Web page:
When we were thinking about leasing a Chevrolet Equinox or GMC Terrain in 2016, we couldn’t help but notice the GMC was more refined — smoother, quieter, more nicely appointed inside. But the Equinox, with the same capabilities and mechanical underpinnings, fell within our price range. More subjectively, the Equinox struck us as better looking, with smooth, curving lines rather than the abrupt, upright look that characterized the Terrain until recent years.
Much has changed on the GMC lot since then. The Terrain, a compact sport-utility vehicle, has a more conventional look, though it also has a few unconventional trappings. It’s more powerful than it was a few years ago, and it has more engine choices. Overall, however, we were taken with its ride, handling and soundproofing. While quite rugged, in its own way, it felt unexpectedly luxurious. And our test car wasn’t even the top-of-the-line Denali.
With a sticker price of $40,550, the 2019 Terrain AWD SLT was loaded with luxury equipment and technology. It also came with the more powerful of two available turbocharged 4-cylinder engines — the 2.0-liter, 252-horsepower version. Base models come with a 1.5-liter, 170-horsepower engine; a fuel-sipping diesel engine also is available as an option.
The base Terrain SL starts at $26,195 and comes with the 1.5-liter engine and front-wheel drive. Our SLT, with the optional 2.0-liter engine, had all-wheel drive, 19-inch wheels, a roof rack, perforated leather upholstery, power driver’s seat, heated front seats, automatic climate control, GMC infotainment system with an 8-inch color display, Bluetooth audio streaming, voice recognition, Apple CarPlay and Android capability, and 4G LTE WiFi hotspot. Those features were standard with the SLT. Options — including desirable safety technology that are not available on the SL and only in part on the SLE — added $8,000 to the base price of $32,600.
With 7.9 inches of ground clearance and available all-wheel drive, the Terrain can be driven off the pavement but wouldn’t be the first choice for extreme off-roading.
In normal driving, this model is composed and confident, though perhaps not achieving the same standards as the Mazda CX-5 and Honda CR-V., our favorites in this segment. But the Terrain treats drivers and passengers as well or better than most in terms of room and seating comfort. Its fuel economy is acceptable at 21 mpg city, 26 highway, though GMC recommends the use of high-priced premium unleaded gasoline.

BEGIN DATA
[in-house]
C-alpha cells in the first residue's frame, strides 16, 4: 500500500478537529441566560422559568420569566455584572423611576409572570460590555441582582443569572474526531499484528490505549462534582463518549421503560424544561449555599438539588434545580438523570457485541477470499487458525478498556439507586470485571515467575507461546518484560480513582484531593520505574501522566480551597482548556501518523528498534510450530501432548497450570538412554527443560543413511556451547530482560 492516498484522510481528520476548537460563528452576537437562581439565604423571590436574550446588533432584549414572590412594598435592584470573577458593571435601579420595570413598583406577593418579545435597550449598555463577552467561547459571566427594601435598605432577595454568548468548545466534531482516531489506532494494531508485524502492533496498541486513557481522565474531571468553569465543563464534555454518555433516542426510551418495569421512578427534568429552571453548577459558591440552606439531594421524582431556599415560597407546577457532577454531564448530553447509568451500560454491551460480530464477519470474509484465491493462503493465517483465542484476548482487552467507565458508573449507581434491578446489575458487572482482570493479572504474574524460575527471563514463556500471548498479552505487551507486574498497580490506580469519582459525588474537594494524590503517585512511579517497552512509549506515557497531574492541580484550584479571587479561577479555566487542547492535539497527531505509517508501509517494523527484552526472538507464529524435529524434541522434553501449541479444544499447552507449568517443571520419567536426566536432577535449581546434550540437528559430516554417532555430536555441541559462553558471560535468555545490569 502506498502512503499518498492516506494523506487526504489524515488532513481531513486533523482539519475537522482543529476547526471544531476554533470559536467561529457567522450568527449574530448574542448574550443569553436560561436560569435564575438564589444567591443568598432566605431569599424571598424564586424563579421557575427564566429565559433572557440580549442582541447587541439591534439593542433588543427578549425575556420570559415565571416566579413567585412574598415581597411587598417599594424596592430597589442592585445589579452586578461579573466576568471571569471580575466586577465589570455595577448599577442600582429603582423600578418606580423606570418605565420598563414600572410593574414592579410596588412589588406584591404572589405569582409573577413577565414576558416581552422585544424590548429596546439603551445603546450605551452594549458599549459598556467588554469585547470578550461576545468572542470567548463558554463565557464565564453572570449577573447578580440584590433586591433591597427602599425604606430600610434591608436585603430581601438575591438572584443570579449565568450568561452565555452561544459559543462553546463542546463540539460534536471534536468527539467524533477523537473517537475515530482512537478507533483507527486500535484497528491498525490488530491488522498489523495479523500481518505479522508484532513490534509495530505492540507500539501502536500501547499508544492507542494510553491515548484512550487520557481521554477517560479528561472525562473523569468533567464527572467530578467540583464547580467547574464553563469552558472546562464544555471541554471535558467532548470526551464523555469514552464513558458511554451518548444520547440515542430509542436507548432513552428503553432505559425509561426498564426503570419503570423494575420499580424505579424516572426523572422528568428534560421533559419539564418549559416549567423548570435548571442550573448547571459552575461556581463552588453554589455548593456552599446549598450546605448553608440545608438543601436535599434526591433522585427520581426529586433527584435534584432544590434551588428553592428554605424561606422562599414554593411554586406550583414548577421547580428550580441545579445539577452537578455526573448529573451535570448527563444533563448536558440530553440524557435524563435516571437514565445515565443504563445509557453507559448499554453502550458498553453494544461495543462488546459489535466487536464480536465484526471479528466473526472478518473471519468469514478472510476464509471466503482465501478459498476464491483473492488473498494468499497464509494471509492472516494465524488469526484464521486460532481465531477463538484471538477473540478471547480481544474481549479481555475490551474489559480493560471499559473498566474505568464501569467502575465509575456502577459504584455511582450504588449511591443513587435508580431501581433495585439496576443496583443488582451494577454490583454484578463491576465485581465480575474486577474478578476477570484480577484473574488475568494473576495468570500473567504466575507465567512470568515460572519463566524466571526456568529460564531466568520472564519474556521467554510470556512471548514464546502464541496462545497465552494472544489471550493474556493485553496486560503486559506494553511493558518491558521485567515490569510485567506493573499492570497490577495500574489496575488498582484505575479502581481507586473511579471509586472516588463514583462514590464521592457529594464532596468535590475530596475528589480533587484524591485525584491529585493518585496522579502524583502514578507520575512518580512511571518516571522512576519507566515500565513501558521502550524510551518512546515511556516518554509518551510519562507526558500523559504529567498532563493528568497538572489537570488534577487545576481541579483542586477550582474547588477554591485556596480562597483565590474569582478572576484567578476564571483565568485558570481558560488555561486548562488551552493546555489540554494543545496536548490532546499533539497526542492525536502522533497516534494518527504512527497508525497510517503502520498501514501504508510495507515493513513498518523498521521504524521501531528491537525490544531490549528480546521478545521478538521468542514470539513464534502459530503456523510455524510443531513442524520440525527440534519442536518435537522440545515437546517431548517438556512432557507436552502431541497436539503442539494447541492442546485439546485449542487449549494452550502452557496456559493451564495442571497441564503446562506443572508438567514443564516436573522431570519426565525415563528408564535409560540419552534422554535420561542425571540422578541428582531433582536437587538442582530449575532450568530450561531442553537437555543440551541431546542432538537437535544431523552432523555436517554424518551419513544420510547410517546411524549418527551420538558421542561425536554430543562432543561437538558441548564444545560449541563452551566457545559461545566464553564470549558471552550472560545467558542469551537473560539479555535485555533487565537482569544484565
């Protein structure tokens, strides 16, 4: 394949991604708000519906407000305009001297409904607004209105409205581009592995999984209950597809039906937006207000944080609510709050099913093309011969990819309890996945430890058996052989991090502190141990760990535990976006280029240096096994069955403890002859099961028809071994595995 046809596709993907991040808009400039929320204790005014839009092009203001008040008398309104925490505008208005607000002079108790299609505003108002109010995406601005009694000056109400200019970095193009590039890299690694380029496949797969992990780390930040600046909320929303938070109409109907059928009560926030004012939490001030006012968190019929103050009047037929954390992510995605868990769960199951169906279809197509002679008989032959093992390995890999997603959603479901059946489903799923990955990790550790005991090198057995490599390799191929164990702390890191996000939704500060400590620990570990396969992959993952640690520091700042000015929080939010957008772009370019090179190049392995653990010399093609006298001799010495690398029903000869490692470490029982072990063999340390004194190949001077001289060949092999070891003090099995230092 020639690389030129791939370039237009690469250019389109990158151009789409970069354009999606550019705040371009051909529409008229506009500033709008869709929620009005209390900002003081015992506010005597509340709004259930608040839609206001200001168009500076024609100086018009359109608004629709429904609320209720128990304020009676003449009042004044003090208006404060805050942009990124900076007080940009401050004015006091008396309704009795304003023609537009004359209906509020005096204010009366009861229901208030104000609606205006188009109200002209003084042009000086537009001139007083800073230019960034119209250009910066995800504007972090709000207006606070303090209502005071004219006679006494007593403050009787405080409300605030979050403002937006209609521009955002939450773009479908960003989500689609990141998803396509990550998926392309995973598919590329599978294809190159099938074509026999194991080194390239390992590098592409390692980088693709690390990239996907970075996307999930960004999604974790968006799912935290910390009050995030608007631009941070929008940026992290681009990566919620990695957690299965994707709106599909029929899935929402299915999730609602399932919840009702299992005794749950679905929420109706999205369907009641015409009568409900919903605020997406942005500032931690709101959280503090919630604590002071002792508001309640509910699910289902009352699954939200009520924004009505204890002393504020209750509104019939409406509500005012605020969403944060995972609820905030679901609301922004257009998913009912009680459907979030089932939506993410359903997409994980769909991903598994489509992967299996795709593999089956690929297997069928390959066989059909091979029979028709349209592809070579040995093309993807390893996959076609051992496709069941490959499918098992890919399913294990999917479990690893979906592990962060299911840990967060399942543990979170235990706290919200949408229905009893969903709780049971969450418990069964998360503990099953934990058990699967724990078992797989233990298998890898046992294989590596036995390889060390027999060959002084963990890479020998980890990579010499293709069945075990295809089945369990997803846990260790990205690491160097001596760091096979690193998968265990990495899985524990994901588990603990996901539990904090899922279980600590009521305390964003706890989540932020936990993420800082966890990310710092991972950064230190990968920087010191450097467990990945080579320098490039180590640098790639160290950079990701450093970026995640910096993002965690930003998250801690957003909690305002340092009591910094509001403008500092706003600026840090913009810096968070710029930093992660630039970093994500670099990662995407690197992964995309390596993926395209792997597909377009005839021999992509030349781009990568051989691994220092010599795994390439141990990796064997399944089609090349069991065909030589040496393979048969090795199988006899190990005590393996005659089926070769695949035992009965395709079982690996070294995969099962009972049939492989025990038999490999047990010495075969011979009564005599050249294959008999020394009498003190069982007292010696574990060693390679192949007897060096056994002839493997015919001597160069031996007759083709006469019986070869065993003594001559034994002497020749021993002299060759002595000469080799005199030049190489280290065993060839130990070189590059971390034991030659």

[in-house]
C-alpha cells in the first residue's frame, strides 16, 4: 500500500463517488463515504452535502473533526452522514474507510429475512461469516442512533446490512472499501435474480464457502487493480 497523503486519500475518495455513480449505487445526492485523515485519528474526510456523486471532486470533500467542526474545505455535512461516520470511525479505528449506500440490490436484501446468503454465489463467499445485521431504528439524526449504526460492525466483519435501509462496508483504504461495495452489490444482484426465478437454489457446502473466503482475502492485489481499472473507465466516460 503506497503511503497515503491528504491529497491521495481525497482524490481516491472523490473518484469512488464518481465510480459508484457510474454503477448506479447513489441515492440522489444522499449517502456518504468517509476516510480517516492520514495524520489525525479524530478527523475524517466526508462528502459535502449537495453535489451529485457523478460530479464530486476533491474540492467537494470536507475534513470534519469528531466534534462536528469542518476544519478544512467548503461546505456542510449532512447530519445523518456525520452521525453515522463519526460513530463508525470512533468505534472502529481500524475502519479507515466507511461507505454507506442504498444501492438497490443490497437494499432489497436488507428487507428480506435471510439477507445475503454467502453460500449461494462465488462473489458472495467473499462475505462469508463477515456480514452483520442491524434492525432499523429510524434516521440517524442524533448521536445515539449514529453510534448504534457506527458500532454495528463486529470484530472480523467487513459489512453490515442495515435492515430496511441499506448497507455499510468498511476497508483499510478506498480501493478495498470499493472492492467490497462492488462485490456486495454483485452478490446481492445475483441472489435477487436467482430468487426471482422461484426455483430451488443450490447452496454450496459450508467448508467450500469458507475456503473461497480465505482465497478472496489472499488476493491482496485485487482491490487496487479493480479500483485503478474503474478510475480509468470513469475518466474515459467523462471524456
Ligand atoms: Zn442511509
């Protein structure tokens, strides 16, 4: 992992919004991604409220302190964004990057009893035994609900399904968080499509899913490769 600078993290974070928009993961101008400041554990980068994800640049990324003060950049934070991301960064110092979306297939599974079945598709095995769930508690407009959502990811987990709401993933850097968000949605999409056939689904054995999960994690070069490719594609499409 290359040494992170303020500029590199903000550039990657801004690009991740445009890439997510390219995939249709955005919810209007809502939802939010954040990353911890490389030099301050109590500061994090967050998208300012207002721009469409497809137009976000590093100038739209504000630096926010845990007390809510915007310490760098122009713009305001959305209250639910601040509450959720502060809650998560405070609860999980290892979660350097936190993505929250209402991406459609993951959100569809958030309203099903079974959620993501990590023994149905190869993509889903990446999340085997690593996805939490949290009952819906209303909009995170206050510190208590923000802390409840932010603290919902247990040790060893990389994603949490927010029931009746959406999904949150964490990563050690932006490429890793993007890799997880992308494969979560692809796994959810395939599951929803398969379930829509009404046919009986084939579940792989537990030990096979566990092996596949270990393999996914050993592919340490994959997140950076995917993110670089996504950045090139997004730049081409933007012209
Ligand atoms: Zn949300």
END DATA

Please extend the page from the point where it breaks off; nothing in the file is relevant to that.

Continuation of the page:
One odd and unexpected feature was the shifter. Like Edsels and some Chrysler Corp. models of old, the Terrain has a push-button automatic transmission, located in the middle of the dashboard. It took some getting used to.
The Terrain performed exceptionally well in government crash tests, earning 5-star ratings across the board. With optional equipment, it received the top “Good” rating from the Insurance Institute for Highway Safety in 2018.
Not surprisingly, the Terrain has considerable competition from automakers striving to produce models that U.S. consumers judge right-sized. Among the best are the CX-5, CR-V, Toyota RAV4, Nissan Rogue, Ford Escape, Kia Sportage, Hyundai Tucson, Jeep Cherokee, Mitsubishi Outlander and Subaru Forester.
2019 GMC Terrain AWD SLT
Engine: 2.0-liter turbocharged inline Four, 252 horsepower, 260 lb.-ft. torque
Transmission: 9-speed shiftable automatic
Weight: 3,801 lb.
Suspension: MacPherson strut front, multi-link rear
Ground clearance: 7.9 in.
Wheels: 19-in. gloss black painted aluminum
Tires: 235/50R19 all-season
Seating capacity: 5
Luggage capacity: 29.6 cu. ft.
Maximum cargo capacity: 63.3 cu. ft.
Maximum towing capacity: 3,500 lb.
Fuel capacity: 15.6 gal.
Fuel economy: 21 mpg city, 26 mpg highway
Fuel type: premium unleaded gasoline (recommended)
Steven Macoy (email@example.com) is a longtime car enthusiast and full-time editor who lives in Bethel, Conn.